Donor reproduction or third party reproduction is a process where someone other than the intended parent or parents provides DNA (in the form of an egg or sperm) or gestation (through surrogacy) to help bring a baby into the world. The use of donor sperm in intrauterine insemination (IUI) and in vitro fertilization (IVF) is the most common type of third party reproduction, and there are many reasons why it’s such a good option for so many patients.
While sperm donation has often been the butt of jokes in the media and the process is often misunderstood, third party reproduction of this type is a very routine part of modern fertility treatment. Sperm donors make it possible for all kinds of families to welcome a new child into their lives, and we think the subject deserves a spotlight. Today, we’ll take a look at the types of patients whose lives can be transformed by fertility treatments using donor sperm.
How does sperm donation work?
In a medical context, sperm donation is a highly controlled, discreet process. Registered sperm donations are managed by sperm banks or agencies which keep meticulous records.
- Donors are carefully screened: at some major sperm banks only about one in every hundred applicants is accepted.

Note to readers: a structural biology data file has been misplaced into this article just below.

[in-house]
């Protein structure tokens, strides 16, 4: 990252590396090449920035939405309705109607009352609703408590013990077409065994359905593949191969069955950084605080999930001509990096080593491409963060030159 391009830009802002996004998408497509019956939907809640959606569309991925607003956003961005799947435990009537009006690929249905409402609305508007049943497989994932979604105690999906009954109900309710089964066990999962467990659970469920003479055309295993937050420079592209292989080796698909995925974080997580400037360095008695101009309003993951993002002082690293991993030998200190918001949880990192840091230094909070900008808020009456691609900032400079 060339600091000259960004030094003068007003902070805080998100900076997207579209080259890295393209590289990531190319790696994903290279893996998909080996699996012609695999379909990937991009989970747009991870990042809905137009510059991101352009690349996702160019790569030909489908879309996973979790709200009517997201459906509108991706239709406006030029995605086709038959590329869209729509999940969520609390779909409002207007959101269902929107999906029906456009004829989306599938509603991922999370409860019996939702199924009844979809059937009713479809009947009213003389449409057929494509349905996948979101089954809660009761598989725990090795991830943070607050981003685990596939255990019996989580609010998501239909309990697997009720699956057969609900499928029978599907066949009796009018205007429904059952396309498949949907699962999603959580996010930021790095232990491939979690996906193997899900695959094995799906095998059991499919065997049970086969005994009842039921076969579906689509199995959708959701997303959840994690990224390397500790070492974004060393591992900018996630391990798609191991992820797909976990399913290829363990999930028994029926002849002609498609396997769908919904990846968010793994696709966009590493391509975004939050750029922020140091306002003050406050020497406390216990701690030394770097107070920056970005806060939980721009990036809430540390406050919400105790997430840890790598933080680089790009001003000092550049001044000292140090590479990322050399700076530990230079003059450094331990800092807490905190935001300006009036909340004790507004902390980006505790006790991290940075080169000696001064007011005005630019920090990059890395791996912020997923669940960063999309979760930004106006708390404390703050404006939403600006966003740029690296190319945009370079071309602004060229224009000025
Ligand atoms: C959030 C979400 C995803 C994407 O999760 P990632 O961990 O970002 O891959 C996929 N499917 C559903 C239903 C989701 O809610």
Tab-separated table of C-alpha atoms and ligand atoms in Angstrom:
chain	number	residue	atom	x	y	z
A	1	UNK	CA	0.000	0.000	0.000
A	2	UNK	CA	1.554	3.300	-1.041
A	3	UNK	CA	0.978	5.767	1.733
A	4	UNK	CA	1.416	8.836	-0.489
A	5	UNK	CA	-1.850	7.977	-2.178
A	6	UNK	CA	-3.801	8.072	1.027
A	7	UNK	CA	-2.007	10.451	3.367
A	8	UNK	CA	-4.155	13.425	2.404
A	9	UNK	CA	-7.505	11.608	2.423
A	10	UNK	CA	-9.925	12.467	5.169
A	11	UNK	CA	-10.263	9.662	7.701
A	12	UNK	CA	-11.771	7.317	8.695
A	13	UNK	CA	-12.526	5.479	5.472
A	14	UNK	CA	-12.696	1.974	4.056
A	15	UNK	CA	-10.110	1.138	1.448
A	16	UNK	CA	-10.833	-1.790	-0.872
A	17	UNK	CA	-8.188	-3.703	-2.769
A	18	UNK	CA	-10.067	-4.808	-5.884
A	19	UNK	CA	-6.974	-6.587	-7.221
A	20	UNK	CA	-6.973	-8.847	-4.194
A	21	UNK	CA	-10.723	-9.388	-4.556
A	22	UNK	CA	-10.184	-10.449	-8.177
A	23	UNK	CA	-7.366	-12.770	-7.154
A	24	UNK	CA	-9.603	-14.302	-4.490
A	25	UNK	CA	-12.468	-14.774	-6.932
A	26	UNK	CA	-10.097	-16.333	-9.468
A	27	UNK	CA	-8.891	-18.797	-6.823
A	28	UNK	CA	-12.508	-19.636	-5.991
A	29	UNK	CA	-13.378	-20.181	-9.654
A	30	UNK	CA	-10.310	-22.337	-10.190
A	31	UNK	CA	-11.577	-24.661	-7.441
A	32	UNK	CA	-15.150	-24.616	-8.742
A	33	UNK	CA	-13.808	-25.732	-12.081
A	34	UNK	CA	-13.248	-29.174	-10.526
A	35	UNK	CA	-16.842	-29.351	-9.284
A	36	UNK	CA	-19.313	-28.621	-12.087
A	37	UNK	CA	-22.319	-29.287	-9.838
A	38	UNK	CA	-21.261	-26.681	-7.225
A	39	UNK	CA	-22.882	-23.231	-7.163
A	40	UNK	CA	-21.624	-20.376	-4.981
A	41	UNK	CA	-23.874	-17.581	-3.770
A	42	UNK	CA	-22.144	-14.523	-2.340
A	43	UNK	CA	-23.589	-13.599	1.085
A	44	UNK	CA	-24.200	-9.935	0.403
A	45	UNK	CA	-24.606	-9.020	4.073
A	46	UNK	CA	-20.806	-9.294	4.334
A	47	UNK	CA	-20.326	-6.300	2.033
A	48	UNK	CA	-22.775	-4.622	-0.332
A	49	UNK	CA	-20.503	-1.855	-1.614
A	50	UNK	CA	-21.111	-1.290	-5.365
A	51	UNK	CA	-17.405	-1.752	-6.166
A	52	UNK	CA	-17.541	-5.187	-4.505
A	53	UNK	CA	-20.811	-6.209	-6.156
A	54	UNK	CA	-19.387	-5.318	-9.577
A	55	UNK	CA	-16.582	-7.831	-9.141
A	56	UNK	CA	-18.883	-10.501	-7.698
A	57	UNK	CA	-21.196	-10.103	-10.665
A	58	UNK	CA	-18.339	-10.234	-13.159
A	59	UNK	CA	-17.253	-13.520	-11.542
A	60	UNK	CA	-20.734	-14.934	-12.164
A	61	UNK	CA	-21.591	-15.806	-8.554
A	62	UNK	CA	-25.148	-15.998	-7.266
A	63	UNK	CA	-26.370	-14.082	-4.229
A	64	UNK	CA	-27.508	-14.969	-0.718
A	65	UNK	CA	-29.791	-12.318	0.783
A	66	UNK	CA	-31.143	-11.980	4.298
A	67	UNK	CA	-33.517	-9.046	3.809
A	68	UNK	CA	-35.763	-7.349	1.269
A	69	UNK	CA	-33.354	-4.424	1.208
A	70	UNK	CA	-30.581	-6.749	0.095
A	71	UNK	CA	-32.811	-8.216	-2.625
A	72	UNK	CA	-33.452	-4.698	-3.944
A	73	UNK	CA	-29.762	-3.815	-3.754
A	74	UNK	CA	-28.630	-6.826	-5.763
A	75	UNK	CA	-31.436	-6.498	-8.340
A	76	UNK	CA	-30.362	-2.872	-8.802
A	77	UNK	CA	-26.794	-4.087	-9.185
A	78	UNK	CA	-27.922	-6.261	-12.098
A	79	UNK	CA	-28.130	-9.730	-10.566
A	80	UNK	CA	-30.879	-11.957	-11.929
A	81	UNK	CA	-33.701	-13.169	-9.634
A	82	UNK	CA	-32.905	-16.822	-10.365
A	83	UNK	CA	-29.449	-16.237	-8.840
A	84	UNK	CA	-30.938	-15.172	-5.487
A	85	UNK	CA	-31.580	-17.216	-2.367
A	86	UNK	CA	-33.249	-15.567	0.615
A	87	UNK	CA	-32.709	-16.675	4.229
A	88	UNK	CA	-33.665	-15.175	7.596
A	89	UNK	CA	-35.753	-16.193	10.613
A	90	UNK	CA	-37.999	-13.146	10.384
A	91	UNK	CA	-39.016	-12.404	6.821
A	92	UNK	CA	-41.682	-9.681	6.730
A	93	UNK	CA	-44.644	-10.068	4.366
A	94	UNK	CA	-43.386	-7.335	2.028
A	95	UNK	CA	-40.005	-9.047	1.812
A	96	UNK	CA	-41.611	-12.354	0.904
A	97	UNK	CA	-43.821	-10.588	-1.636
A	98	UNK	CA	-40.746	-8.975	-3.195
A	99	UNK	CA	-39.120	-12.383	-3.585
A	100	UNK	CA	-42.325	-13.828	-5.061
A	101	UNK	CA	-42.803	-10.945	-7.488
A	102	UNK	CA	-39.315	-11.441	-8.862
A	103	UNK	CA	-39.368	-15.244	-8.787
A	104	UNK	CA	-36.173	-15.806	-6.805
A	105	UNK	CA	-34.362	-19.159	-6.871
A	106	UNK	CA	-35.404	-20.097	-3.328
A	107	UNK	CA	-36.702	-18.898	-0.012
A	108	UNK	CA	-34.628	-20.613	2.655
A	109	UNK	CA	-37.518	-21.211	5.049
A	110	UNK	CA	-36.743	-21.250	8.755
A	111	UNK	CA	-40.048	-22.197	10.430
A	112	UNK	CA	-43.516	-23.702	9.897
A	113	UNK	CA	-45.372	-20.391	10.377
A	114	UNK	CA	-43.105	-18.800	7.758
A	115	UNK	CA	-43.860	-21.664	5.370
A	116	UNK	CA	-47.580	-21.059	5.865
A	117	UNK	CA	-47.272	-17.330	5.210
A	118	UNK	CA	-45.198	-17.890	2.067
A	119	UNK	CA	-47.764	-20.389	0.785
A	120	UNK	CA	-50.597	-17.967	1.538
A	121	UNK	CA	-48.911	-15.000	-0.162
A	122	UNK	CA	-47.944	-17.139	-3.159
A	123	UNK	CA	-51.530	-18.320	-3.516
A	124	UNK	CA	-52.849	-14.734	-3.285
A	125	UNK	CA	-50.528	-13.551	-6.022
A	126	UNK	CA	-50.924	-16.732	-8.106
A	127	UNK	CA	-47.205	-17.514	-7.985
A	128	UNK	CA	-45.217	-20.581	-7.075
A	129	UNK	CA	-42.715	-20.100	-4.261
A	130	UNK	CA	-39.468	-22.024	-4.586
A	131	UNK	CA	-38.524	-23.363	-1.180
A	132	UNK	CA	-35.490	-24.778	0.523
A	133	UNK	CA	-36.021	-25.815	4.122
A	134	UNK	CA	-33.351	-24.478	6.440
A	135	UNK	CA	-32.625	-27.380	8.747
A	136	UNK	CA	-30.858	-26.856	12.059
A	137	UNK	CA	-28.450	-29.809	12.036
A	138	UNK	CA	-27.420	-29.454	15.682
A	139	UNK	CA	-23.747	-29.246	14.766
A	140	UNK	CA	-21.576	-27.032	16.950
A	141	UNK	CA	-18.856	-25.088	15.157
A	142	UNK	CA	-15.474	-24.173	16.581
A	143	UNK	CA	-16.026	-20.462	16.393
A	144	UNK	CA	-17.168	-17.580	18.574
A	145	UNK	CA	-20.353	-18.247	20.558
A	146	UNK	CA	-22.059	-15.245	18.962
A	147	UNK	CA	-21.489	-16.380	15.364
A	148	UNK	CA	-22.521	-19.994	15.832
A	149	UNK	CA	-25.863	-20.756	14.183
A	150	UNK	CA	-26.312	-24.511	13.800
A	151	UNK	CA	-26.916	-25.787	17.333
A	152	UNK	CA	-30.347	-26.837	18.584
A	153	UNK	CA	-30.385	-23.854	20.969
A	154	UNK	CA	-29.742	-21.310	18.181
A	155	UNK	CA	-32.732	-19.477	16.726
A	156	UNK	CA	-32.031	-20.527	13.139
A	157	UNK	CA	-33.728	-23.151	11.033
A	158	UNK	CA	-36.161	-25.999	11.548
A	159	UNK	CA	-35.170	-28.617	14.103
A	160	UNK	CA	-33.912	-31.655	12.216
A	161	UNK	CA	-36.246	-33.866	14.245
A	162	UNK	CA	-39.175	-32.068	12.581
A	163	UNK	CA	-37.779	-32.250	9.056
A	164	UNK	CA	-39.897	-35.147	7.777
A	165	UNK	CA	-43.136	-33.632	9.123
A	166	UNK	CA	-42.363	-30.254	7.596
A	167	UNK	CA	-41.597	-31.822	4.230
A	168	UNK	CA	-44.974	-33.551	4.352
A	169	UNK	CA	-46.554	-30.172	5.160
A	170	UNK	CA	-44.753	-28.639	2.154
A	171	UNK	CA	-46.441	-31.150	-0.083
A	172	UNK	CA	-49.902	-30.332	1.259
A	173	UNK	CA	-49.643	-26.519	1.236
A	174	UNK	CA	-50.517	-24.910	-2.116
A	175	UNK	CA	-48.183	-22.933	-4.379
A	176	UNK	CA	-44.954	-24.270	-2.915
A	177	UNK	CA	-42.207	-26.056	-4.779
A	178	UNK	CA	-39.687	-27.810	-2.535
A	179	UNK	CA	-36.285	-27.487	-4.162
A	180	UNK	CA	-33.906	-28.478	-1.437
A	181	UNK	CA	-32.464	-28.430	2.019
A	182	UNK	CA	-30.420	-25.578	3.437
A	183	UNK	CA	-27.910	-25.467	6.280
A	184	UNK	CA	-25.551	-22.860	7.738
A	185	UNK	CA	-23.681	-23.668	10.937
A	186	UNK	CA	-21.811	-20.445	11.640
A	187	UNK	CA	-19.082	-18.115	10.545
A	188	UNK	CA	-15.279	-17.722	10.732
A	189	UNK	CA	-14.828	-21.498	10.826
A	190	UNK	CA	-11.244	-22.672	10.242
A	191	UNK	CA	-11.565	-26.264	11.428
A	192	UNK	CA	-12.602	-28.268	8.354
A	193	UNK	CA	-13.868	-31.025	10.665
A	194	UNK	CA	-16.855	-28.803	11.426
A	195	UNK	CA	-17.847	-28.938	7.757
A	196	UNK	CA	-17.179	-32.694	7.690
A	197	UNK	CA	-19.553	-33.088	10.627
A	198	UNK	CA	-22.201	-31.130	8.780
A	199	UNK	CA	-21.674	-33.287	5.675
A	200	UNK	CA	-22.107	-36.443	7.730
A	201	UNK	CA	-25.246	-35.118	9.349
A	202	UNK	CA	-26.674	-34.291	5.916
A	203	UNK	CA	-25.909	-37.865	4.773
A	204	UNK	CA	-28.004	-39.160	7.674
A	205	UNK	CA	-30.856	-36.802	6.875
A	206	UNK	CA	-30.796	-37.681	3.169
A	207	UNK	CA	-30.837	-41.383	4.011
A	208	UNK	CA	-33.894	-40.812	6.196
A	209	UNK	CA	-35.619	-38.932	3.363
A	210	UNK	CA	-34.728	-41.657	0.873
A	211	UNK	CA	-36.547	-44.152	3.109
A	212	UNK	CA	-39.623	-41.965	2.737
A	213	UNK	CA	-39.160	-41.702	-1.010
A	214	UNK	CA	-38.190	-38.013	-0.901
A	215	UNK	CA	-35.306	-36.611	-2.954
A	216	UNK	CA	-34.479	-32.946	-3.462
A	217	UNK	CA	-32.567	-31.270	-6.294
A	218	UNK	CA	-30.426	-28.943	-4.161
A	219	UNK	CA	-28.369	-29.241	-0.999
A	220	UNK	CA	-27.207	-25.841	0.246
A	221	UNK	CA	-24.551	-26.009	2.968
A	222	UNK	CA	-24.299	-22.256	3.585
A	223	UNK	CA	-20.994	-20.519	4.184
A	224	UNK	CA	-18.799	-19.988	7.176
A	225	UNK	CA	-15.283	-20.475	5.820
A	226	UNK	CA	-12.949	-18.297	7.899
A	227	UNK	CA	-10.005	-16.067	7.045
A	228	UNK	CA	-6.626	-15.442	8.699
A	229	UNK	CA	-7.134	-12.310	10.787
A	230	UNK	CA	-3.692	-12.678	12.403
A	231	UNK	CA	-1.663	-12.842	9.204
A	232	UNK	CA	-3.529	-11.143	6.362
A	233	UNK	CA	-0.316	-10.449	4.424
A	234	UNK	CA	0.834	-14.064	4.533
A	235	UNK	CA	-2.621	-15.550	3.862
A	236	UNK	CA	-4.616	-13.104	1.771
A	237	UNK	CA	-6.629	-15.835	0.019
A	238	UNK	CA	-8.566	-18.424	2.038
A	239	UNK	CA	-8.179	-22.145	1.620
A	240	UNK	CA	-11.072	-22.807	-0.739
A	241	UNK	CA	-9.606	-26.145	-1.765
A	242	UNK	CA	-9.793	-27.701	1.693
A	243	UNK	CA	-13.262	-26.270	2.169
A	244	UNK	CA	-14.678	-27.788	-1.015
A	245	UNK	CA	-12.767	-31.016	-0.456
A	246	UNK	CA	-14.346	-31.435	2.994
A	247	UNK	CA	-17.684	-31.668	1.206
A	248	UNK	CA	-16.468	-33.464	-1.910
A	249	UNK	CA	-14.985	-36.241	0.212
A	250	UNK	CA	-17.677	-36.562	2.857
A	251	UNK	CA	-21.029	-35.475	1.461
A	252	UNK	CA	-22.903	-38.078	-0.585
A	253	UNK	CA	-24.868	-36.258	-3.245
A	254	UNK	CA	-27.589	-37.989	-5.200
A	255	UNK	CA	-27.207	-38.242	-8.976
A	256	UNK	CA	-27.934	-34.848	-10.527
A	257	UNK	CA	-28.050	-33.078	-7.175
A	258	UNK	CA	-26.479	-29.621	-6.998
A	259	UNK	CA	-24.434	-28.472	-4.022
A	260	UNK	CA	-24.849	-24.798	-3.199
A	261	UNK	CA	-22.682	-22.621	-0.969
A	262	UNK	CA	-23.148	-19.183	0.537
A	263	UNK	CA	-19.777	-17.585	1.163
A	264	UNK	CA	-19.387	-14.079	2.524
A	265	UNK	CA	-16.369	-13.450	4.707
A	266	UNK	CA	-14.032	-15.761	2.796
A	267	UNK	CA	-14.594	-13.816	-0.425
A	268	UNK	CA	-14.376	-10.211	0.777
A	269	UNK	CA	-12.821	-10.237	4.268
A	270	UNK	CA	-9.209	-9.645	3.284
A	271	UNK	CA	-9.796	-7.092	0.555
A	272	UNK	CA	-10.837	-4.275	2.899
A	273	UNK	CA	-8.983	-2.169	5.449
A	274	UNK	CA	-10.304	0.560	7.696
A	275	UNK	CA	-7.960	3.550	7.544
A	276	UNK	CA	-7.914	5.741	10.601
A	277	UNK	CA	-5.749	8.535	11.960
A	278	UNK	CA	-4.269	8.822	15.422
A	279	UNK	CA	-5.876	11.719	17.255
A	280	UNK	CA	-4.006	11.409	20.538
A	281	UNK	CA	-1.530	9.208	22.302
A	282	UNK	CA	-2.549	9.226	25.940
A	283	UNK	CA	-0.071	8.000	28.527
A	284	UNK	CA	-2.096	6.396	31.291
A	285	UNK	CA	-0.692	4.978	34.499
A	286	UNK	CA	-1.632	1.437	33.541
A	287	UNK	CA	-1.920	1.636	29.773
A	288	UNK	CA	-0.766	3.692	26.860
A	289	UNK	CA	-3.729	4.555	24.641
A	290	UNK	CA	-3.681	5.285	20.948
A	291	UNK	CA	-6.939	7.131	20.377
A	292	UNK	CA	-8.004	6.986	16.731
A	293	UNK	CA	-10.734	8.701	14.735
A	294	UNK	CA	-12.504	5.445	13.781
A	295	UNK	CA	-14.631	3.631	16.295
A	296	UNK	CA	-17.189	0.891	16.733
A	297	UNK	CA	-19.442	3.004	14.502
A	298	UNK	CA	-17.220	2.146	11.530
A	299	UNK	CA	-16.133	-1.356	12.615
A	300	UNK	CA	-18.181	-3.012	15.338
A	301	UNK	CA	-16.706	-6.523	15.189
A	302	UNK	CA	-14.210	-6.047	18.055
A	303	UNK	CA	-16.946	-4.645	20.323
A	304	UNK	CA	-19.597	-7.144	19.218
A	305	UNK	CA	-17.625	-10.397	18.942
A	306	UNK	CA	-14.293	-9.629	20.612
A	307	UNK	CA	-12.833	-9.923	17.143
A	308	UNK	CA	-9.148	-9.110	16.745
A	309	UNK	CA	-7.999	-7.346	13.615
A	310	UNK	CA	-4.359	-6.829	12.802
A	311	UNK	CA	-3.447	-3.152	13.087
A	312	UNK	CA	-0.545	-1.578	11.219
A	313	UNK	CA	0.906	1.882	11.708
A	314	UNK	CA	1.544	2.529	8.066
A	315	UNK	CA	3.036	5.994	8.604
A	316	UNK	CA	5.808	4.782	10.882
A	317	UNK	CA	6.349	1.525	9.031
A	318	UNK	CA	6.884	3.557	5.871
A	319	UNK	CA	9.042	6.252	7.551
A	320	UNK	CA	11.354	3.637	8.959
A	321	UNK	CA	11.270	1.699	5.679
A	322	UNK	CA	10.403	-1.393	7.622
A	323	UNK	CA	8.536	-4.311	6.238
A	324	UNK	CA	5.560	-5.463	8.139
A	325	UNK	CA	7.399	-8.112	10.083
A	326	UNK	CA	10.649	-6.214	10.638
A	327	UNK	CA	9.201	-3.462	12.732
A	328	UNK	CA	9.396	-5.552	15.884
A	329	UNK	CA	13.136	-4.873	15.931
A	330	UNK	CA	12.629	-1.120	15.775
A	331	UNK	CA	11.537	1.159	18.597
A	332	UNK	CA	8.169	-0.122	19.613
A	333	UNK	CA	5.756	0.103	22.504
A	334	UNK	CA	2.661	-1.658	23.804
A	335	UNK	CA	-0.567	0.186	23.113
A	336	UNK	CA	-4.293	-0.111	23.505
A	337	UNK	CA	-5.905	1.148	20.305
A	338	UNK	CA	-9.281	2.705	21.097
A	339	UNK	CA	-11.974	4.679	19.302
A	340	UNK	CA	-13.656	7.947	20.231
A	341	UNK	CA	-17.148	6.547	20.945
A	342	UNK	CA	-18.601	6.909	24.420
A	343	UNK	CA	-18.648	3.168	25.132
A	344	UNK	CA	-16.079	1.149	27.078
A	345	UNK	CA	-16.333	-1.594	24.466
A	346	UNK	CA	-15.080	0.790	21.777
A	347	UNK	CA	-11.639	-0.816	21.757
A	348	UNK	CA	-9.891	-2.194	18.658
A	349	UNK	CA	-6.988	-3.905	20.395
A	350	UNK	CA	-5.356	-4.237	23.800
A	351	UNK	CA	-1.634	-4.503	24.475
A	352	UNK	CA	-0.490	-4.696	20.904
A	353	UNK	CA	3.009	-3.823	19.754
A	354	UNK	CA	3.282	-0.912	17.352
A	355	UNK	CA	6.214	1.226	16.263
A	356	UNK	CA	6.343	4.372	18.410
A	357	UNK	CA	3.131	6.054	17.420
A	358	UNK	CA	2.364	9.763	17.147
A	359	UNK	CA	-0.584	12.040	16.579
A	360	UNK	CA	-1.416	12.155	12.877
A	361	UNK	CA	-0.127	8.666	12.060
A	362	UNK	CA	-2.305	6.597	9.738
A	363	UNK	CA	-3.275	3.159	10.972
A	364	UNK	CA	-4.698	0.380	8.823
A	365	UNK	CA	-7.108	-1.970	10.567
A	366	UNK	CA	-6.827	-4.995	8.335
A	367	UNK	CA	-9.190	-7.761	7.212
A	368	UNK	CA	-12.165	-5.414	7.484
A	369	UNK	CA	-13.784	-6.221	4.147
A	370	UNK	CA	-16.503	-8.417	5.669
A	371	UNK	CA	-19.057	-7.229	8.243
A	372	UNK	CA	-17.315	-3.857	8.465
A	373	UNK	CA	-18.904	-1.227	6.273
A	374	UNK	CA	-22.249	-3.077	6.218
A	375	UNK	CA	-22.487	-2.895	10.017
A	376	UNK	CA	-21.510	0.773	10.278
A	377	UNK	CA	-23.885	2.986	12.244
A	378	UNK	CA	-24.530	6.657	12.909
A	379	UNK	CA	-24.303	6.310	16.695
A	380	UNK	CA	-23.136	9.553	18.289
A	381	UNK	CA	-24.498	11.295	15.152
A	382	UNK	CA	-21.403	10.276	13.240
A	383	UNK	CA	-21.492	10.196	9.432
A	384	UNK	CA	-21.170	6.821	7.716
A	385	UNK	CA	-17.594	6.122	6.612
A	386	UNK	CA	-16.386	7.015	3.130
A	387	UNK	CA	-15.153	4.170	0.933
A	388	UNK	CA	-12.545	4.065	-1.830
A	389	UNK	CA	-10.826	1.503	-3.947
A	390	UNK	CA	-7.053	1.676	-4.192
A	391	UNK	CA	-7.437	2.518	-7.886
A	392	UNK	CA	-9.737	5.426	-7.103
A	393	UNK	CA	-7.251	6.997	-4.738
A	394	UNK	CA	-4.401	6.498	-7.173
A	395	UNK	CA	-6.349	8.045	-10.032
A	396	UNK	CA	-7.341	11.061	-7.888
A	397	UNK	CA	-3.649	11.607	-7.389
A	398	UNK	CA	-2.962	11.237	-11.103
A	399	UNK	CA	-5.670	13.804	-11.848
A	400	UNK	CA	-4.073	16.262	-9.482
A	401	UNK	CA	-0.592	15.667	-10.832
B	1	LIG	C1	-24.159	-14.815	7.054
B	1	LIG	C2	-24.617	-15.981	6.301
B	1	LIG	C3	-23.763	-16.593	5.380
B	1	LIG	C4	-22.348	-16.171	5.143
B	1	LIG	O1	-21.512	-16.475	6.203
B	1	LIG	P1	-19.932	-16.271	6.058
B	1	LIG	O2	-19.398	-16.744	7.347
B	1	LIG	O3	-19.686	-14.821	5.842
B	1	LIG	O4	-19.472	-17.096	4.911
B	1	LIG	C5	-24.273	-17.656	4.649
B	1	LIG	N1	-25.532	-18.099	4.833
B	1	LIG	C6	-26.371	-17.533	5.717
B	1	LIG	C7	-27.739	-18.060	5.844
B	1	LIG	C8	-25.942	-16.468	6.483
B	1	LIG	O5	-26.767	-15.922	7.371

- Potential donors undergo extensive psychological, genetic and STI testing before they donate, and in order to ensure that there is no risk of transmitting an infectious disease such as HIV, the Food and Drug Association (FDA) requires that all donated sperm be frozen for a period of 6 months.
- At the 6-month mark, the donor is retested to confirm that they are disease free before the sperm becomes available for use.
In the United States, if you use a registered sperm donor the donor legally has no ties to any resulting child. Most sperm donation is still anonymous, but donors may agree to be to be contactable after the child reaches the age of 18: as the intended parents you can choose which option you feel the most comfortable with.
Intended parents can search through a database of anonymized donor profiles to find a good match. Profiles include information such as physical and personal characteristics, medical and genetic history, academic achievements, and often childhood photographs. Many families look for a donor with similar physical features to themselves and/or one who shares the same ethnic or religious background. In some cases, the intended parent may look for a donor with attributes they think would complement their own.
Once a donor is selected, the agency will generally send vials (sometimes referred to as “straws”) of frozen sperm to the fertility clinic. The sperm samples are then carefully thawed in the lab to be used in IUI or IVF.
Why might I need a sperm donor?
Nothing in the world for fertility medicine is one-size-fits-all. While there are common themes and helpful statistics shared by many patients, in the end every case is unique. The decision to move forward with fertility treatment using a sperm donor is a very personal one which patients make for a wide range of reasons. However, it can be helpful to know that you’re not alone, and that others before you have walked a similar path. Some of the most common reasons to use a sperm donor include: